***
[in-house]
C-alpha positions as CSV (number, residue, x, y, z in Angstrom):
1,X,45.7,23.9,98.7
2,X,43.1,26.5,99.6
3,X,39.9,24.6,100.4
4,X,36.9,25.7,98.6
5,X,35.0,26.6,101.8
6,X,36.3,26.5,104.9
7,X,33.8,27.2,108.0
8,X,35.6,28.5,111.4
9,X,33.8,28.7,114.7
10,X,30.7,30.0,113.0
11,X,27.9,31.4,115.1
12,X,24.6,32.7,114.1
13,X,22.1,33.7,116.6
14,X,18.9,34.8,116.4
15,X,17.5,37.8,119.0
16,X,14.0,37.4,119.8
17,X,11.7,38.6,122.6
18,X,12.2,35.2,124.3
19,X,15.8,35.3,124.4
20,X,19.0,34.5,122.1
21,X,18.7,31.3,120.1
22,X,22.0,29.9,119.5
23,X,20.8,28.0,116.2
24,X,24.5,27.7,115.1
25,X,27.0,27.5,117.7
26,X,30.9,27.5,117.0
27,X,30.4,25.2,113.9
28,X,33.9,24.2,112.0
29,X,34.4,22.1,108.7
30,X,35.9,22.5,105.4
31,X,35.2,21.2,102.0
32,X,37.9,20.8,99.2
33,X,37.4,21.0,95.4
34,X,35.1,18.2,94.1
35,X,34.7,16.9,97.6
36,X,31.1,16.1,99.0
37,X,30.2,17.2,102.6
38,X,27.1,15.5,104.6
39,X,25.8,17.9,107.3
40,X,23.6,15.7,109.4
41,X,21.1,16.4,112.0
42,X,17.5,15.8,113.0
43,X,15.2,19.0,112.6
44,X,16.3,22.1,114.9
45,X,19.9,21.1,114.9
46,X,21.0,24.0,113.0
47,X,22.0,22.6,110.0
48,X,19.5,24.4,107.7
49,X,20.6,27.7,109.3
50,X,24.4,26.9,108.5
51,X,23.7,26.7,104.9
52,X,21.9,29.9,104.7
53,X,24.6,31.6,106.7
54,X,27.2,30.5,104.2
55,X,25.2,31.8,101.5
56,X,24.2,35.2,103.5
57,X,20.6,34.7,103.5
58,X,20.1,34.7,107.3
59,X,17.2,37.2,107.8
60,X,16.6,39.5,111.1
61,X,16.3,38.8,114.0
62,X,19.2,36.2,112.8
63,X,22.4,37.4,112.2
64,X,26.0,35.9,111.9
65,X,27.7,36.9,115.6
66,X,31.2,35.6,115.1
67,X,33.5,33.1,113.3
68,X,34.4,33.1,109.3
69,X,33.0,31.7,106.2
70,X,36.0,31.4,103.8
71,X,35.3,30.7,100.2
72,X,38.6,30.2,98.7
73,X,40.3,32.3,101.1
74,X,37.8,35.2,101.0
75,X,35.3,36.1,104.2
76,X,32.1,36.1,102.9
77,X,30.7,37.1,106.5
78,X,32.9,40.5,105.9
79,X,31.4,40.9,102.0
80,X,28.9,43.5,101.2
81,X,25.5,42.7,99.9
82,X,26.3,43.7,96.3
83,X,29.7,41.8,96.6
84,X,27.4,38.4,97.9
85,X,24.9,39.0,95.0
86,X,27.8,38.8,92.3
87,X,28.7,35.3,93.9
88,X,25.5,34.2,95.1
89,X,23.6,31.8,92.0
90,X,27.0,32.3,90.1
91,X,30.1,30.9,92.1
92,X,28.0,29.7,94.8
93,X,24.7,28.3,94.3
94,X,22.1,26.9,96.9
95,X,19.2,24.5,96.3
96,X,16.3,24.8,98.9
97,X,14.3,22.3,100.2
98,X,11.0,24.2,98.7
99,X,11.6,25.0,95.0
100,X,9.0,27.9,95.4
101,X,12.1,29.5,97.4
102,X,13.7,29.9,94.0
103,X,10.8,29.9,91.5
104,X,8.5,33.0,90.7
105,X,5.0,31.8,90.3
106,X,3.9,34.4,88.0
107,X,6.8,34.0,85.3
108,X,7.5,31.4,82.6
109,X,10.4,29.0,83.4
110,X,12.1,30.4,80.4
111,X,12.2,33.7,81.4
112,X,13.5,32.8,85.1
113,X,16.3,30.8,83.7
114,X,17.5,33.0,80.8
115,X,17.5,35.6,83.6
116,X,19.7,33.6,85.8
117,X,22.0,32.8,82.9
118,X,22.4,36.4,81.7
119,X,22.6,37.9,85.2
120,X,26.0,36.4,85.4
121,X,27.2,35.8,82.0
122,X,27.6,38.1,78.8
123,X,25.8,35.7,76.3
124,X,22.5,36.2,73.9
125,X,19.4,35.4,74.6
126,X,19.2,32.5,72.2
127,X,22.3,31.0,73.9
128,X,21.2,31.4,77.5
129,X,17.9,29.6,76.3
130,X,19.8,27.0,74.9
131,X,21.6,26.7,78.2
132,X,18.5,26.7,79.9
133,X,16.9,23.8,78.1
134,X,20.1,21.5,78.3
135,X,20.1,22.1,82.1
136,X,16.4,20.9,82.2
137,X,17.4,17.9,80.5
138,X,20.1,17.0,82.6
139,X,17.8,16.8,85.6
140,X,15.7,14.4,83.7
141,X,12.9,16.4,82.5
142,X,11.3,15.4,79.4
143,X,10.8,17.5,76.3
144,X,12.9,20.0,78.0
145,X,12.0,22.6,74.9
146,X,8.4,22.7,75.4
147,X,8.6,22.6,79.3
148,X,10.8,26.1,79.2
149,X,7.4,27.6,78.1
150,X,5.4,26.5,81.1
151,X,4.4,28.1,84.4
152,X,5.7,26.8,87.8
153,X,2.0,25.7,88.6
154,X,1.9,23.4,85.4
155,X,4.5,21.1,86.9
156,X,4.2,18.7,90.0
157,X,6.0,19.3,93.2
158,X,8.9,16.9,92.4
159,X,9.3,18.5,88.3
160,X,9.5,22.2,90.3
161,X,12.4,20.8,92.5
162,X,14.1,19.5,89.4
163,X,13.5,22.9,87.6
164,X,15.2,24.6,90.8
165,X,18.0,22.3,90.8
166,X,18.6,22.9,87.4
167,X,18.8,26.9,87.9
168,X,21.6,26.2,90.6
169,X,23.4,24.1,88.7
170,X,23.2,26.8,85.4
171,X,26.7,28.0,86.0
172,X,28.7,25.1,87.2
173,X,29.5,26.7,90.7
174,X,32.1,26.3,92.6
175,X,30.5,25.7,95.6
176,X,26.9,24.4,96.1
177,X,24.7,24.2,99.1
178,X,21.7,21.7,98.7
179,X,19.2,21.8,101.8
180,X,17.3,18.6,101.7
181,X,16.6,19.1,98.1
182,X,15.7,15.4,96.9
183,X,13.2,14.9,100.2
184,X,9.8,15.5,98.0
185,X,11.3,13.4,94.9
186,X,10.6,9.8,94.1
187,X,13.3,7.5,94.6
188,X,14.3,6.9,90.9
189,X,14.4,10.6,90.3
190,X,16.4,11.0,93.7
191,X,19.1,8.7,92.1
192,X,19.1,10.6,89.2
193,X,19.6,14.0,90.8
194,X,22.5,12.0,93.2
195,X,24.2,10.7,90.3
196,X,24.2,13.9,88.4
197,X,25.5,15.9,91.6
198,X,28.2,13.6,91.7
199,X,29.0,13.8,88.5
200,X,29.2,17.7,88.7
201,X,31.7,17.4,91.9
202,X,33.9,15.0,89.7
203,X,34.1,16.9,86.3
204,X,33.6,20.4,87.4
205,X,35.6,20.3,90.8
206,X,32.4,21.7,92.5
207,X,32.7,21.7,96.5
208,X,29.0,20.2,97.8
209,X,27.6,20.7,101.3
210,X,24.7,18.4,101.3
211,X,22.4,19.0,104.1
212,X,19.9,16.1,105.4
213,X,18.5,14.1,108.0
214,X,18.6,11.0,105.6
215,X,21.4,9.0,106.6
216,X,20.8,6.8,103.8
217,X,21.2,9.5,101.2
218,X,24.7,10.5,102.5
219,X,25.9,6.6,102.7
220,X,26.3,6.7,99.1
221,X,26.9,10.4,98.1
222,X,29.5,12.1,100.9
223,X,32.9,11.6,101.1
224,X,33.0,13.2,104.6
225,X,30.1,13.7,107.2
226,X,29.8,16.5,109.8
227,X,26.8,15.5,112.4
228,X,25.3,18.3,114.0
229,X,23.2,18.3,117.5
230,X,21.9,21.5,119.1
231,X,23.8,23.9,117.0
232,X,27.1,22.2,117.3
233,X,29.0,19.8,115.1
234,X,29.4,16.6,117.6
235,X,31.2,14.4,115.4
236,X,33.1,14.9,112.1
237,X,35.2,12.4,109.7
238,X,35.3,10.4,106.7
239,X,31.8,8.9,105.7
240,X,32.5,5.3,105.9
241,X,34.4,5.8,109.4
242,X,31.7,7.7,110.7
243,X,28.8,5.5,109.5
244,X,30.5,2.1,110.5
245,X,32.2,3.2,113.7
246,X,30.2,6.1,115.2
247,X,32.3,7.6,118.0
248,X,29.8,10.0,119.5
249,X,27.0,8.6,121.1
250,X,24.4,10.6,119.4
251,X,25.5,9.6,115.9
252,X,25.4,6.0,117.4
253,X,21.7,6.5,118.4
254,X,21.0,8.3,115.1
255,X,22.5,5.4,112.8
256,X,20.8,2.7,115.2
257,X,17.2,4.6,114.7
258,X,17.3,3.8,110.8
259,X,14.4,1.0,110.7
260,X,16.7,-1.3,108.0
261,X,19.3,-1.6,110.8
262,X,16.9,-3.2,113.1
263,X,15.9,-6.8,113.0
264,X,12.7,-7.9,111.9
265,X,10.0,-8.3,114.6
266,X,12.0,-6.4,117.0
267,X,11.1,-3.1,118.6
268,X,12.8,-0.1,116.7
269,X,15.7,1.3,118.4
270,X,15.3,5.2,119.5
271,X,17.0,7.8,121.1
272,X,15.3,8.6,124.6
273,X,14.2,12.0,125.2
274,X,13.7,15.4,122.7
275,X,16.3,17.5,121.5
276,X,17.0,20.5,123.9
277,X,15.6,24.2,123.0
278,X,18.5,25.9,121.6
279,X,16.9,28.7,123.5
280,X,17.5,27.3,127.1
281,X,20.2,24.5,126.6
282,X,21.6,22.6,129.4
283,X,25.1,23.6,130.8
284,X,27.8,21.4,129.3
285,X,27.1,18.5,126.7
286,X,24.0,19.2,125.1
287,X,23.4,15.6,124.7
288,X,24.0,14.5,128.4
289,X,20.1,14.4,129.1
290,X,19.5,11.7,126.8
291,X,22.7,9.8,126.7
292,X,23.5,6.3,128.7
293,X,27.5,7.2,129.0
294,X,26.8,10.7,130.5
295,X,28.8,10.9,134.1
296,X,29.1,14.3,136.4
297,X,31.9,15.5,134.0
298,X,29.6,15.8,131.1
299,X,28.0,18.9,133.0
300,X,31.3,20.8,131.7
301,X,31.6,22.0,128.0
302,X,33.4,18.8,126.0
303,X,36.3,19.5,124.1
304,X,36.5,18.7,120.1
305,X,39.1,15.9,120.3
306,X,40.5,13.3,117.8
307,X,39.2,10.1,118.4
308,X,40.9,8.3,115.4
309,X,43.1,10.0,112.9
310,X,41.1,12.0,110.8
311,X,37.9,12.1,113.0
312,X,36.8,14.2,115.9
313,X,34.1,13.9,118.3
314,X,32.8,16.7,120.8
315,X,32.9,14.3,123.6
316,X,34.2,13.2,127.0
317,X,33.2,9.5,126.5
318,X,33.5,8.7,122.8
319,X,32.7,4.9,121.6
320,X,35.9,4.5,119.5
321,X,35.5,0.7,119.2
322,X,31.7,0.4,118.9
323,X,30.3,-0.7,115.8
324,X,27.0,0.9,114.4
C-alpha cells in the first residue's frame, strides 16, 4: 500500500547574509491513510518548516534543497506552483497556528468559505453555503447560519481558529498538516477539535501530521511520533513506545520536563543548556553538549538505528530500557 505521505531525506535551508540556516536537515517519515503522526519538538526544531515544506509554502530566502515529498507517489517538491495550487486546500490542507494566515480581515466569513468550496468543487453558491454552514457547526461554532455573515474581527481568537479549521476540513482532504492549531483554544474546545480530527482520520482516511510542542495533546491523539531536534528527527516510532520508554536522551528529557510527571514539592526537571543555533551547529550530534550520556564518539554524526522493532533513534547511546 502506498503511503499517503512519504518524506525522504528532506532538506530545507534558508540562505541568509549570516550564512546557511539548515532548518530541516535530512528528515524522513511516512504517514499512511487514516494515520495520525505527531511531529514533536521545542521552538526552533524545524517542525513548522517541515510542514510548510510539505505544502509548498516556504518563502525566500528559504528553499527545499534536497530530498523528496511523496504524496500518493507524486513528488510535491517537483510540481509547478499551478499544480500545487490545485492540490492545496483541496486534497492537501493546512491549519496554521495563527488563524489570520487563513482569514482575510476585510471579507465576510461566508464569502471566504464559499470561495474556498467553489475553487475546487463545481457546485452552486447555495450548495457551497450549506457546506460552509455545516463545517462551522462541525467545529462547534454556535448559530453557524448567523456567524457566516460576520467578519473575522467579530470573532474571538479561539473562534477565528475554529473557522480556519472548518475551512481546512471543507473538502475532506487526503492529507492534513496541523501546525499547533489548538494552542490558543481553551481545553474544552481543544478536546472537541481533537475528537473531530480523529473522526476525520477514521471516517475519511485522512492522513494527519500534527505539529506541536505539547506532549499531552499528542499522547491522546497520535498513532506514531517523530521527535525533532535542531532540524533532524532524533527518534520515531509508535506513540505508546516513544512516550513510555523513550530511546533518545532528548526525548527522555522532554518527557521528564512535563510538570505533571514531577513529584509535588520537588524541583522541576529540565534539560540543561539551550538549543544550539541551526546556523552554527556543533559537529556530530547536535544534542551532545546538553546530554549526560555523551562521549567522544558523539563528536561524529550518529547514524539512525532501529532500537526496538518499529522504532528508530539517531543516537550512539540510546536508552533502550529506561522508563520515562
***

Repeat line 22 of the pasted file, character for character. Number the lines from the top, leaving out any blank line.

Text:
20,X,19.0,34.5,122.1